• Started developing Circle M Truck and Automotive
    • Not a tech by trade.
    • Selling his business.
  • 2016
    • Built up to 7 techs
    • The 5-year goal was to have 10 techs
    • Had to learn how to run the business better
    • Had to understand production and he reaches out to his NAPA people
    • Measure and manage his labor.
    • LPM. Labor Profit Management
  • He implemented in June 2016
    • Within 2 weeks he had a grip.
    • Peace of mind.
    • He started to tweak the bus and fine-tuned.
  • Repair shop of tomorrow has been great
  • They are being molded into strong business people
  • Tripled in size revenue
  • Increased net profits.

Key Talking Points

  • Chris Machado became a master recruiter instead of master technicians
    • He had to re-engineer what he had to do for his people. He realized his people were just not a number.
    • Chris had to strengthen his bottom line so he could build his pay and program. His benefits package is worth $14.50 per hour.
    • Chris is using radio besides social media to recruit. He is always recruiting.
    • Chris hit his brick wall. H  says everything was in need of ‘repair’; the full spectrum: sales, costs, profit, people, techs, QC, comebacks
  • Corey’s transformation included working with his team to understand his goals and changes. He did have resistance.
    • He realized that the business was running him.
    • A big change was a hybrid change to individual compensation.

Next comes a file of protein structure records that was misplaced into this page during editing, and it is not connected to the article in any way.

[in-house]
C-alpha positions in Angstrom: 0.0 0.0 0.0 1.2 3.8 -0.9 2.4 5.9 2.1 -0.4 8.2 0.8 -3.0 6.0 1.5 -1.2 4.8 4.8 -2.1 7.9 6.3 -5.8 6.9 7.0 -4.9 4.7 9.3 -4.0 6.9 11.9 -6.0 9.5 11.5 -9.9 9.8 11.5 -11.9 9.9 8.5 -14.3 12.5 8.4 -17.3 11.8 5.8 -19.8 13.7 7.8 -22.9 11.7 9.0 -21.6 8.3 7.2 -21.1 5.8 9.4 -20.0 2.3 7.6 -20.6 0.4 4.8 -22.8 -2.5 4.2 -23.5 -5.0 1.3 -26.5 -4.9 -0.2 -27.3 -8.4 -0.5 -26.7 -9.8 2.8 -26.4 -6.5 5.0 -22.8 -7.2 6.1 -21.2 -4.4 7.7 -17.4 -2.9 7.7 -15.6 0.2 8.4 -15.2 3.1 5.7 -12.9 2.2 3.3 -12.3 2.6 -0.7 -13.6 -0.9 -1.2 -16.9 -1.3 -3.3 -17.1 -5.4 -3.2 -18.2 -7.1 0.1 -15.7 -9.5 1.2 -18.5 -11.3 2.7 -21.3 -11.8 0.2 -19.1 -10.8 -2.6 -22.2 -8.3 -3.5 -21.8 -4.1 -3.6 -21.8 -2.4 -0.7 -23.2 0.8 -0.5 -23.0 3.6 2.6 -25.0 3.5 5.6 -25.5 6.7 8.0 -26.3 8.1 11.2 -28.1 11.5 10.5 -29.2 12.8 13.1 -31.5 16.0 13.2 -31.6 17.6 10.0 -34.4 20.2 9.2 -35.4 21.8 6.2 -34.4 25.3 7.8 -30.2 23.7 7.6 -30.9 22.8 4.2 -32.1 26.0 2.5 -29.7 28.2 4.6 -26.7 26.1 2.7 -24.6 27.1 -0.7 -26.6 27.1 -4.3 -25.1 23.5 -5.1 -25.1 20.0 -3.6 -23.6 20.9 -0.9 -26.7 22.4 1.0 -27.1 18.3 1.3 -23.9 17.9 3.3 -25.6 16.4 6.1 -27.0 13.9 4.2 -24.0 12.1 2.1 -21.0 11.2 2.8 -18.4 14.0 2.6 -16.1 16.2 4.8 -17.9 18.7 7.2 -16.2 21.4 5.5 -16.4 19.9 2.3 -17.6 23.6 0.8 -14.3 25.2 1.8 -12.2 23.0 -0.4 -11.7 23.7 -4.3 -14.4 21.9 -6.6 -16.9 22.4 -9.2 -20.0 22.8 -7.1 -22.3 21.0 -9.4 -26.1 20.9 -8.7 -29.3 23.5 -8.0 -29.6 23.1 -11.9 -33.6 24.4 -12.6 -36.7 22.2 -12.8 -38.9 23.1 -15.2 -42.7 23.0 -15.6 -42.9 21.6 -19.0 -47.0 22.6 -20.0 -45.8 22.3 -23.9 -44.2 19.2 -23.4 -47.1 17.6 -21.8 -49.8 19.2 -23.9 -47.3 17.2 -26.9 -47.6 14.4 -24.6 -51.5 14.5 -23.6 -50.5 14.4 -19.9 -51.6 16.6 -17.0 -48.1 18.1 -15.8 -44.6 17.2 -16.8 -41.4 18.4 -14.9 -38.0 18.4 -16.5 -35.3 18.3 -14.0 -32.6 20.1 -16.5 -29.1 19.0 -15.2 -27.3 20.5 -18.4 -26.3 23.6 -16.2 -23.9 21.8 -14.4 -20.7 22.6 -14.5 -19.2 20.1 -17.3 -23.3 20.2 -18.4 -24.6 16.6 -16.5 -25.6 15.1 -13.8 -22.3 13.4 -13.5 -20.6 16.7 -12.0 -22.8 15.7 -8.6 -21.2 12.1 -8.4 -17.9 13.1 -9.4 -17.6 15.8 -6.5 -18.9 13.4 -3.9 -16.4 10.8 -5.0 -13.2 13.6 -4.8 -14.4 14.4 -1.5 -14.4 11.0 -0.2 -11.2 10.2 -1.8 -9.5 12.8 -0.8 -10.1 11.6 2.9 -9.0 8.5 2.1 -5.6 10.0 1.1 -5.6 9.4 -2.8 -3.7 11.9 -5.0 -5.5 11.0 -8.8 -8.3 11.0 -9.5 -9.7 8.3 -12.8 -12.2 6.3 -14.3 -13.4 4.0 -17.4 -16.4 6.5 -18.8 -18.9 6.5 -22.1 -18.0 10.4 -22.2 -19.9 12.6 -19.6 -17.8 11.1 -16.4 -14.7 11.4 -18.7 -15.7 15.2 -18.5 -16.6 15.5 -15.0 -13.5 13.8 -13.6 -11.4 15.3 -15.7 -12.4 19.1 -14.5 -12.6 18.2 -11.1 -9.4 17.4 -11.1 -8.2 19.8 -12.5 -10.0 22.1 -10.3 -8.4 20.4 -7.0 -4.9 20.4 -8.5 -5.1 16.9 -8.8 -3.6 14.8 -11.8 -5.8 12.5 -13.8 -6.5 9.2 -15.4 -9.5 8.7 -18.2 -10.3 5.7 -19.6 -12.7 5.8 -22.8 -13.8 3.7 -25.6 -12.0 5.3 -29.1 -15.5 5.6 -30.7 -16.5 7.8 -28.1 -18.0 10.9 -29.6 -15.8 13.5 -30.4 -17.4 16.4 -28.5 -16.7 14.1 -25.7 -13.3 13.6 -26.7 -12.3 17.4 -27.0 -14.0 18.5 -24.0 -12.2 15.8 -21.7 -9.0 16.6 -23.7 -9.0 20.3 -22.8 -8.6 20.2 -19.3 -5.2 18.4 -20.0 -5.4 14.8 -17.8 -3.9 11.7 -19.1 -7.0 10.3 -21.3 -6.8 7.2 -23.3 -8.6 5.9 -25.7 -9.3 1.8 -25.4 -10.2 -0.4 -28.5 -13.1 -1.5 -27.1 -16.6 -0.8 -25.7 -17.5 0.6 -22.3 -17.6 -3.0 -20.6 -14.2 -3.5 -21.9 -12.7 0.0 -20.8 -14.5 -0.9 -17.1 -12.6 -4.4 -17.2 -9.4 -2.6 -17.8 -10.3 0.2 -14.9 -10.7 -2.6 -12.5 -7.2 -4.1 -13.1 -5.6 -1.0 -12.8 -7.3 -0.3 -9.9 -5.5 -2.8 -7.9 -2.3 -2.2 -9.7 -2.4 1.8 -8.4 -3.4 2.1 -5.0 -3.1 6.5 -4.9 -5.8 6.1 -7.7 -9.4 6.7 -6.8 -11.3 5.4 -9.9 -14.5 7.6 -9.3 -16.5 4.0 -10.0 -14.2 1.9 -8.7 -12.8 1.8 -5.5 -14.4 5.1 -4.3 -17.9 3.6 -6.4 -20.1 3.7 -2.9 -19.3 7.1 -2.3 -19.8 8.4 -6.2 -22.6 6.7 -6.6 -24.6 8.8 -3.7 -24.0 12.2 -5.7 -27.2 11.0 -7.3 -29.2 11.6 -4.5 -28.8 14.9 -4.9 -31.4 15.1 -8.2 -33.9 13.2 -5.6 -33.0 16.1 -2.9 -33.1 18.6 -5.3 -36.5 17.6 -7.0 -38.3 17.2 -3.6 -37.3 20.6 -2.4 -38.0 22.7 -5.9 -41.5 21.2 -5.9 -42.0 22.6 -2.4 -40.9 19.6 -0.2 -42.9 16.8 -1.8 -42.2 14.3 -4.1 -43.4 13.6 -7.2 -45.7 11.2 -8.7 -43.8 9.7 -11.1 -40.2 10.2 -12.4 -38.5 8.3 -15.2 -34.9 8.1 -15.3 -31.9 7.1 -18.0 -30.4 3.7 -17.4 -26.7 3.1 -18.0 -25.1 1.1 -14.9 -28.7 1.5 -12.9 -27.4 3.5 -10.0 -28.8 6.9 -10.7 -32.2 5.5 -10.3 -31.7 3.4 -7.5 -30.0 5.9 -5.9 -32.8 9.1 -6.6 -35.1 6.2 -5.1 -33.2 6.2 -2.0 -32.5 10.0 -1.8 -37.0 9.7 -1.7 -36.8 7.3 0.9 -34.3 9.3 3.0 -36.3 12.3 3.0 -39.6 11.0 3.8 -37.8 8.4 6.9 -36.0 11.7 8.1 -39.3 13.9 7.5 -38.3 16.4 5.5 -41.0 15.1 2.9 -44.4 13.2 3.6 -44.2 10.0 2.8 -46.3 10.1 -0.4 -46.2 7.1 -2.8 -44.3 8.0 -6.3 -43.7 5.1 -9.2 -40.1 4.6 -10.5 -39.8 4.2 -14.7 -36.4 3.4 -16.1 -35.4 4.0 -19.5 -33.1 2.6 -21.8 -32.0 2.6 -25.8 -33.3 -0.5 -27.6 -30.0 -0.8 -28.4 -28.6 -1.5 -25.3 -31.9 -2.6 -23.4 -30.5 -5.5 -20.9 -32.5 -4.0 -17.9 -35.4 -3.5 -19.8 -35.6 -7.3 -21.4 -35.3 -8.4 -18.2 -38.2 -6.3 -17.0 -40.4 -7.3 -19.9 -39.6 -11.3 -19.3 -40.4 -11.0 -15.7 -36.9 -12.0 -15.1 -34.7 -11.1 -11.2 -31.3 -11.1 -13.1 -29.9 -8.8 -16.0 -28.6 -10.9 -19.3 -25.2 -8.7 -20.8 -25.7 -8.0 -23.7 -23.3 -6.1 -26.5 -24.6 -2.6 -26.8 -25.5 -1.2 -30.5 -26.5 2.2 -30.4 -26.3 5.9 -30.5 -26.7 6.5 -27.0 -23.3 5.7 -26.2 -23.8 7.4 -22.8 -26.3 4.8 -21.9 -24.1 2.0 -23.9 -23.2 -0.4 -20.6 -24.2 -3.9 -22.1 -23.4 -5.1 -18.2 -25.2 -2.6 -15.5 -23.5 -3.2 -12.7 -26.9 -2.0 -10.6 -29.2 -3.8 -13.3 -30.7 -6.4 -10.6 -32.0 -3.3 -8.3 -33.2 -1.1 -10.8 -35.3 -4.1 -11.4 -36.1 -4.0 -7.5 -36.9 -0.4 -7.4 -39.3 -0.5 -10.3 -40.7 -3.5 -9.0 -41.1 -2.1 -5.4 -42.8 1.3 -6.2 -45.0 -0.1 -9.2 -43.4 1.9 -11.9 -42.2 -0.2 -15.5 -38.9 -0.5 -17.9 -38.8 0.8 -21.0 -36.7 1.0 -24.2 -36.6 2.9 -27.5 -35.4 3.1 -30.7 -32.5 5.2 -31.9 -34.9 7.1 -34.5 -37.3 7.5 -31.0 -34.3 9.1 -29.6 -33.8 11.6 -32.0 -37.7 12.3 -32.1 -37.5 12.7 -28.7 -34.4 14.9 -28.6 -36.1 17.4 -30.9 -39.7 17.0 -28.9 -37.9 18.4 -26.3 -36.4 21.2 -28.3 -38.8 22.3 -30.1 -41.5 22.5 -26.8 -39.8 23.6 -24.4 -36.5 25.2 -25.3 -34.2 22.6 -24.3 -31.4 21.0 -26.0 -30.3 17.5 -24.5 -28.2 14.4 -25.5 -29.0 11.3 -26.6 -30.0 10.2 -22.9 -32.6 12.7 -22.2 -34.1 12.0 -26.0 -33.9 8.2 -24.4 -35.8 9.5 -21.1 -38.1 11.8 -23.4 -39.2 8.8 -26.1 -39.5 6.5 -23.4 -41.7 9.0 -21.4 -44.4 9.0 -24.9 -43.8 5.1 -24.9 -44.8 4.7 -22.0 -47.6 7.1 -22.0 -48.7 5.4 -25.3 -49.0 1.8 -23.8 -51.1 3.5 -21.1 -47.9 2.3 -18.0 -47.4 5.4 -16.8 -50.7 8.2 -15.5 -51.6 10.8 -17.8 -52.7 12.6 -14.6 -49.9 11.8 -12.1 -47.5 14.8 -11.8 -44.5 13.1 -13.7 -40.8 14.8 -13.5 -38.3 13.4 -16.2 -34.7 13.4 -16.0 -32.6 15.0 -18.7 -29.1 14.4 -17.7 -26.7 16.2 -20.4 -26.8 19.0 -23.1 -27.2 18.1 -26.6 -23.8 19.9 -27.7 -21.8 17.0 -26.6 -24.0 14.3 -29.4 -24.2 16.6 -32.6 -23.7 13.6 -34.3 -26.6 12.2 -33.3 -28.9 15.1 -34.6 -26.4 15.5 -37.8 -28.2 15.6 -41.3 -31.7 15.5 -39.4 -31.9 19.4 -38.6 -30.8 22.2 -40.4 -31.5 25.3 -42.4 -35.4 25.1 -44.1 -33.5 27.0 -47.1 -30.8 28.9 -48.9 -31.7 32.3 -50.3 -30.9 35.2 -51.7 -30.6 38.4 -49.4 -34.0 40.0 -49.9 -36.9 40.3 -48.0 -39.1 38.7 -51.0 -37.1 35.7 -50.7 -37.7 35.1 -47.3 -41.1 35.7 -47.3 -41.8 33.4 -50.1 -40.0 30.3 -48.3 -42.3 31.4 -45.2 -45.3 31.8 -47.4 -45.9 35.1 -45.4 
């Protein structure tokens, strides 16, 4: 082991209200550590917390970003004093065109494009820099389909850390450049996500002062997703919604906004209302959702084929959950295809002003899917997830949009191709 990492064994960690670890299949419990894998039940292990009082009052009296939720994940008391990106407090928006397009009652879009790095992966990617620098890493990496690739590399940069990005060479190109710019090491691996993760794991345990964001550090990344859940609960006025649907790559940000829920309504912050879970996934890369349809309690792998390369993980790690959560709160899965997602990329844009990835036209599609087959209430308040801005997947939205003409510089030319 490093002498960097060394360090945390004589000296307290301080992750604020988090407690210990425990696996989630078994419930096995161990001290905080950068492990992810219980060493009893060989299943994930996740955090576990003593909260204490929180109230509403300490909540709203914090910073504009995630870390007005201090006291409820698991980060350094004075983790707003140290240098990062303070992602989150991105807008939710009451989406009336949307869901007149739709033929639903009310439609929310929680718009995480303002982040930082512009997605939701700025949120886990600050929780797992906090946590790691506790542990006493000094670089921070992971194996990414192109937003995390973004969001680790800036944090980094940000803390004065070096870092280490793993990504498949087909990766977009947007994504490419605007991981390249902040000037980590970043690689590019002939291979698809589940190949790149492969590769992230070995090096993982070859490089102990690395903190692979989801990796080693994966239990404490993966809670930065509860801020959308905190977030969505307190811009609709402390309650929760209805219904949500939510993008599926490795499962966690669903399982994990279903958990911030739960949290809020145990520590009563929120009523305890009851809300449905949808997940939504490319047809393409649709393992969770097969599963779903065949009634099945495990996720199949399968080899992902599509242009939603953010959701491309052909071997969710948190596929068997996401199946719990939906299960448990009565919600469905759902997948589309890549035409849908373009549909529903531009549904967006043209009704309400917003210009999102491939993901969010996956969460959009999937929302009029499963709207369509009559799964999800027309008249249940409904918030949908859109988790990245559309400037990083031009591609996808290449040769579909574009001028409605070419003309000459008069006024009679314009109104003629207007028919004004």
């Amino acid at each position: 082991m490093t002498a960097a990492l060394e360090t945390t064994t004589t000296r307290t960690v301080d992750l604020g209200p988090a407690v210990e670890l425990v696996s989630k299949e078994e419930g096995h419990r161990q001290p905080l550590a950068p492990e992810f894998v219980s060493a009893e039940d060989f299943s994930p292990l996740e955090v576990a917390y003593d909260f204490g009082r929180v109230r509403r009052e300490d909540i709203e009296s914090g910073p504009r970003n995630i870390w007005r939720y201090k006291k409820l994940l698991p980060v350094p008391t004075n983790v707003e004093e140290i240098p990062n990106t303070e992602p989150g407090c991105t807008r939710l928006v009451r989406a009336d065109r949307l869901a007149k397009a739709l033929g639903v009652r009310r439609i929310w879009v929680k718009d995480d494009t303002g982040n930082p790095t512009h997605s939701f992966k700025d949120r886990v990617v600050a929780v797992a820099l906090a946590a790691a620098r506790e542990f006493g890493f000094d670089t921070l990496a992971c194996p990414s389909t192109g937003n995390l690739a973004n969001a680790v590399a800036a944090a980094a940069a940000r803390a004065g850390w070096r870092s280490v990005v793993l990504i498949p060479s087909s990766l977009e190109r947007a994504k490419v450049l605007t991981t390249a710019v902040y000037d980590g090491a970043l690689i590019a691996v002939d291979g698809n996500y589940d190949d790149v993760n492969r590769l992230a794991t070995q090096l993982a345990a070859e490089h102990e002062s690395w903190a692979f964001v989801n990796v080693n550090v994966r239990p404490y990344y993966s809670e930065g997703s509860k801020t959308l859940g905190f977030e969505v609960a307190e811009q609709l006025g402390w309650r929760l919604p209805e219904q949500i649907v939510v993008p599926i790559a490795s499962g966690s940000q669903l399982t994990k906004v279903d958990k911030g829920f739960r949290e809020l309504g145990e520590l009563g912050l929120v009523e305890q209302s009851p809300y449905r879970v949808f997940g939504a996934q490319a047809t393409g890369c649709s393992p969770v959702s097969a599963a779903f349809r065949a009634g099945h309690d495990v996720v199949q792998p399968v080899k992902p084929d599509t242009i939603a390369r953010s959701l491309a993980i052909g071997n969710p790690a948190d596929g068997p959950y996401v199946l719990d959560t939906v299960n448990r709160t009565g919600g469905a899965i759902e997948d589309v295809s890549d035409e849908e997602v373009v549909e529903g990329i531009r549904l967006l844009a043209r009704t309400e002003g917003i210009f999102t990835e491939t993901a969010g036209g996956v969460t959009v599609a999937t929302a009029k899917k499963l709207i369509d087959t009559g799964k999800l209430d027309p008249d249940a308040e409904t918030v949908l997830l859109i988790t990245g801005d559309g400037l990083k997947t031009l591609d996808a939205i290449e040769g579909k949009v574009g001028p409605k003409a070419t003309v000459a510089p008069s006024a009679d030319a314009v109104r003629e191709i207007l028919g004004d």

• It is in his blood to be in the bays, but he causes more havoc when he is there.
    • He loves perfection and is addicted to winning.
    • Entreleadership from Dave Ramsey is a favorite book
    • Holds meetings with his people where their input is critical to the running of the business.
    • Corey has taken on an apprentice.
    • We all must dedicate some time to support education
    • Will create a tool allowance based on continuous technician education and ASE Certificates.
  • Chris likes to lead his life with no excuses.
    • Use your energy to help people.
    • He believes his generosity, kindness and his willingness to listen are his strong leadership traits.
    • He has created a family culture with a strong vision.
    • His family culture is work. It makes them feel good.
  • A huge learning curve when they audited a shop on their recent trip to St. Louis.  See Shop Tour Academy Episode 092- HERE
    • They looked at all aspects of the shop visit.
    • Allowed 8 hours on day one and then 4 hours the next day to discuss
    • All areas of the shop were visited

Resources:

  • Thanks to Chris Machado and Corey Evaldi for their contribution to the aftermarket’s premier podcast.
  • Link to the ‘BOOKS‘ page highlighting all books discussed in the podcast library HERE. Leaders are readers.
  • Leave me an honest review on iTunes. Your ratings and reviews really help and I read each one of them.

 

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This episode is brought to you by AAPEX, the Automotive Aftermarket Products Expo. AAPEX represents the $740 billion AAPEX_logo_CMYK_with_tagline-1440x621.jpglobal automotive aftermarket industry and has everything you need to stay ahead of the curve. With 2,500 exhibiting companies, you’ll see the latest products, parts and technologies for your business. The event also offers advanced training for shop owners, technicians, warehouse distributors (WDs) and auto parts retailers, as well as networking opportunities to grow your business. AAPEX 2019 will take place Tuesday, Nov. 5 through Thursday, Nov. 7, at the Sands Expo in Las Vegas. More than 48,000 targeted buyers are expected to attend, and approximately 162,000 automotive aftermarket professionals from 135 countries are projected to be in Las Vegas during AAPEX 2019. For information, visit aapexshow.com